Bill Sloat picked up on a new report by Policy Matters Ohio on foreclosures in Ohio (give ’em a link Bill!). I thought I’d pick this up and write a bit on it seeing how I’m smack in the middle of foreclosure hell myself – my neighborhood is experiencing precisely the problem that has been growing and worsening. My home county of Delaware is both the fastest growing as well as the leader in foreclosure rates rate growth.

According to data reported to the Ohio Supreme Court by common pleas court judges across the state, there were 79,072 new foreclosure filings, an increase of more than 15,000 or 23.6 percent from 2005. Filings grew by double-digit rates in 68 of Ohio’s 88 counties in 2006, and statewide, they have nearly quintupled since 1995.

Here is how this happens. People walk into a nicely appointed M/I or Dominion model home (always the largest and most expensive they have) and sit down with a usually well dressed and atractive woman who proceeds to amaze you at how much house you can afford. When we bought our house in this M/I subdivision it was the middle of the road model and we thought maybe a bit more than we wanted to spend. Never fear! M/I Financial is here! Said “sales consultant” then tells us surely we can get approved. Yes, but that’s not the big worry. Affording it would be. Never forget this line: “Yeah, but you’ll be making more by next year right?”. Riiight. Always willing to help you justify overspending, these house babes. There are several things that they don’t tell you, one of which is your taxes are gonna go apeshit in like year 2. Toss all the assumptions out the window at that point and don’t try running down your sales consultant as she’s busy getting people approved for too much house in some other neighborhood.

No big surprise for me to see Delaware Co. lead this list. The reason it has been the fastest growing county in the state – and for some time one of the fastest in the nation – is that they greatly overbuilt it and got a ton of people in at sub-prime.

The foreclosures ran through our neighborhoods like a locust ballet. Always timed about 2-3 years from the build. Each phase of building would get a wave. Our phase is about over it, but there are plenty of houses on the market. Those that sell do so at a loss. Some even pack up and leave it like a broken down car. There is a sign two doors down from me right now that reads “$20,000 below market”. We’d have moved a long time ago if it weren’t for being “house stuck”.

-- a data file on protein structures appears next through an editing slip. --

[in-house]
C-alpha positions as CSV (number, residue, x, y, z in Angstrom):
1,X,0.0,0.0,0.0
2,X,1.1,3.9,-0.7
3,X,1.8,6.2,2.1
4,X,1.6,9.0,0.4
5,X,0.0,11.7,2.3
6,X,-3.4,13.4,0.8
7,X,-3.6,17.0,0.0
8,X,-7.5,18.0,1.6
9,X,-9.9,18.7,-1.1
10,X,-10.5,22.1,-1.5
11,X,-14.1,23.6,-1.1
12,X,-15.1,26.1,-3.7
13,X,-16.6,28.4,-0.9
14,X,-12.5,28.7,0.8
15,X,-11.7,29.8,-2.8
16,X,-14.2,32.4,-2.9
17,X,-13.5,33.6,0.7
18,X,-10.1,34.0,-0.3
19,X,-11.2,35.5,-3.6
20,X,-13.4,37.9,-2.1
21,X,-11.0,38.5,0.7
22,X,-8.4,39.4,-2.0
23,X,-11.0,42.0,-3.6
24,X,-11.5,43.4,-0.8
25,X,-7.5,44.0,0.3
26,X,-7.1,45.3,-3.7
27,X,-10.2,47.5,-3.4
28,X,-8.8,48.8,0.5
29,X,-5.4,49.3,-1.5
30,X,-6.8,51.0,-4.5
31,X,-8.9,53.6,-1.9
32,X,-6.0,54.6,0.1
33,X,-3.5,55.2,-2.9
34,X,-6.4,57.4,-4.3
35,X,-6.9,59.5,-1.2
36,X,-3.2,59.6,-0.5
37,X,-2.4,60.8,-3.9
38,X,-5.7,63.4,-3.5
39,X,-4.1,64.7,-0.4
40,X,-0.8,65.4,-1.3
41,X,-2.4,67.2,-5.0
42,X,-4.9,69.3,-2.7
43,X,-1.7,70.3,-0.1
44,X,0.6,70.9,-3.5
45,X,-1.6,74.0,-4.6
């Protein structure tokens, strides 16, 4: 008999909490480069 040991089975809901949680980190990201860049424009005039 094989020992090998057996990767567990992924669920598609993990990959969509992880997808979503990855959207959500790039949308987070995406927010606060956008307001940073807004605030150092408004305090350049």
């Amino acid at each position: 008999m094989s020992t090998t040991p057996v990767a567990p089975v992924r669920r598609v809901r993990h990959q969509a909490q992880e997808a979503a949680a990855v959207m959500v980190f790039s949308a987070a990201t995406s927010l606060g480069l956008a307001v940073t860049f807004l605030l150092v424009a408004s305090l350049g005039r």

The new home building market is a wild western that needs a sheriff. What I’ve learned (the hard way) is you always must have a buyer’s agent – even for new builds – and you should educate yourself fully and not get the least bit caught up in the propaganda. Oh, and don’t buy that “you’ll be making more next year business”. Real wage growth won’t support the hit you’ll be about to take. The worst part is having neighbor after neighbor drive down the value of your home due to predatory and unfair lending practices, HUD homes, sheriff auctions, and home abandonment. I’ve witnessed the shattered lives myself as people try to keep up only to fall off the mortgage treadmill. It’s a sad sight indeed.

 
  • bill sloat

    Hi Eric —

    I sure would have done a link of possible. I got an e-mail of the full study, so I just pasted it. No link was available for me. Sorry. Next time I’ll try to be more asture — didn’t even think link.

    Bill

  • That “more money next year” line is an extremely brilliant and evil sales ploy.

    What man is going to admit he’s a complete loser? Nope, I probably won’t be making money next year.

    Have to disagree with you on the wild west part, having lots of housing makes affordable housing. We don’t have homes in the middle six figures in Ohio unless they’re mansions. That’s a good thing. But as you found out, the best thing is to buy into a neighborhood after the initial wave.

  • It is indeed evil. You might end up earning more – and most of us try – but the odds are you won’t (in real terms).

    A housing glut does make them more affordable, but severely screws those who had hoped they wouldn’t see DEPRECIATION over the course of 5 years. We have $180k houses selling for $150k here.

    The real issue that you dodge is lending practices that has obviously caused real harm. There shouldn’t ever BE “a wave”.

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